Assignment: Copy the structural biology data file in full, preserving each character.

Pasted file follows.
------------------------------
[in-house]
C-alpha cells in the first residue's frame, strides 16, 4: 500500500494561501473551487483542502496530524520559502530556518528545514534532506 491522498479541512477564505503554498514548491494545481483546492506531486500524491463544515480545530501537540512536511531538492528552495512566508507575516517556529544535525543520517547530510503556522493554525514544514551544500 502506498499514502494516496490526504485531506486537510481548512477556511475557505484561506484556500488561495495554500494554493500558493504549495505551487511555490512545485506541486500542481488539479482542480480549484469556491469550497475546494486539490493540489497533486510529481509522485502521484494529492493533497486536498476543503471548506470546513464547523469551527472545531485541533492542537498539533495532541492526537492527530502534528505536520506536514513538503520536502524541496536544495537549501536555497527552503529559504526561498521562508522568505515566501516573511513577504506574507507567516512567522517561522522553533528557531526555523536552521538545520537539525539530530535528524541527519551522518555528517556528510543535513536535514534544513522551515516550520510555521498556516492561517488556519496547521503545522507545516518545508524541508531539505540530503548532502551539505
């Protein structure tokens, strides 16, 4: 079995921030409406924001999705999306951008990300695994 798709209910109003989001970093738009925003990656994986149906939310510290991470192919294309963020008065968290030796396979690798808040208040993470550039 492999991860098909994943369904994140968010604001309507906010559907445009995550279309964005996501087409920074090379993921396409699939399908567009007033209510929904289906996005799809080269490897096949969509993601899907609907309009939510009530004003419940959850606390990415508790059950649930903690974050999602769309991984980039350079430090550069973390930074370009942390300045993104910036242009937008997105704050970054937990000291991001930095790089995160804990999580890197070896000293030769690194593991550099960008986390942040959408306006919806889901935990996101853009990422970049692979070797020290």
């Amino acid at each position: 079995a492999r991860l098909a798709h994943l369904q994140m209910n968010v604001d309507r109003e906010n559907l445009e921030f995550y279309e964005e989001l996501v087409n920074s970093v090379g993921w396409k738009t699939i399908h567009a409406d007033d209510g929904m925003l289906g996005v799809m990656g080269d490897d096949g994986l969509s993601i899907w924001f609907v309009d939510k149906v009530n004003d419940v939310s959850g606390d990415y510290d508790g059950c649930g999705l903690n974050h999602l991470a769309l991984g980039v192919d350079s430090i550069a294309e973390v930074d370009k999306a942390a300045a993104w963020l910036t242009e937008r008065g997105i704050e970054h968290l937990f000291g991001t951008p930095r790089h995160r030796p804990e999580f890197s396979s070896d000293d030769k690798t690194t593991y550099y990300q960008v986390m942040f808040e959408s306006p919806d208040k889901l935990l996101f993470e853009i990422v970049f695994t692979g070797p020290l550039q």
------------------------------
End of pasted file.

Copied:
[in-house]
C-alpha cells in the first residue's frame, strides 16, 4: 500500500494561501473551487483542502496530524520559502530556518528545514534532506 491522498479541512477564505503554498514548491494545481483546492506531486500524491463544515480545530501537540512536511531538492528552495512566508507575516517556529544535525543520517547530510503556522493554525514544514551544500 502506498499514502494516496490526504485531506486537510481548512477556511475557505484561506484556500488561495495554500494554493500558493504549495505551487511555490512545485506541486500542481488539479482542480480549484469556491469550497475546494486539490493540489497533486510529481509522485502521484494529492493533497486536498476543503471548506470546513464547523469551527472545531485541533492542537498539533495532541492526537492527530502534528505536520506536514513538503520536502524541496536544495537549501536555497527552503529559504526561498521562508522568505515566501516573511513577504506574507507567516512567522517561522522553533528557531526555523536552521538545520537539525539530530535528524541527519551522518555528517556528510543535513536535514534544513522551515516550520510555521498556516492561517488556519496547521503545522507545516518545508524541508531539505540530503548532502551539505
């Protein structure tokens, strides 16, 4: 079995921030409406924001999705999306951008990300695994 798709209910109003989001970093738009925003990656994986149906939310510290991470192919294309963020008065968290030796396979690798808040208040993470550039 492999991860098909994943369904994140968010604001309507906010559907445009995550279309964005996501087409920074090379993921396409699939399908567009007033209510929904289906996005799809080269490897096949969509993601899907609907309009939510009530004003419940959850606390990415508790059950649930903690974050999602769309991984980039350079430090550069973390930074370009942390300045993104910036242009937008997105704050970054937990000291991001930095790089995160804990999580890197070896000293030769690194593991550099960008986390942040959408306006919806889901935990996101853009990422970049692979070797020290």
């Amino acid at each position: 079995a492999r991860l098909a798709h994943l369904q994140m209910n968010v604001d309507r109003e906010n559907l445009e921030f995550y279309e964005e989001l996501v087409n920074s970093v090379g993921w396409k738009t699939i399908h567009a409406d007033d209510g929904m925003l289906g996005v799809m990656g080269d490897d096949g994986l969509s993601i899907w924001f609907v309009d939510k149906v009530n004003d419940v939310s959850g606390d990415y510290d508790g059950c649930g999705l903690n974050h999602l991470a769309l991984g980039v192919d350079s430090i550069a294309e973390v930074d370009k999306a942390a300045a993104w963020l910036t242009e937008r008065g997105i704050e970054h968290l937990f000291g991001t951008p930095r790089h995160r030796p804990e999580f890197s396979s070896d000293d030769k690798t690194t593991y550099y990300q960008v986390m942040f808040e959408s306006p919806d208040k889901l935990l996101f993470e853009i990422v970049f695994t692979g070797p020290l550039q």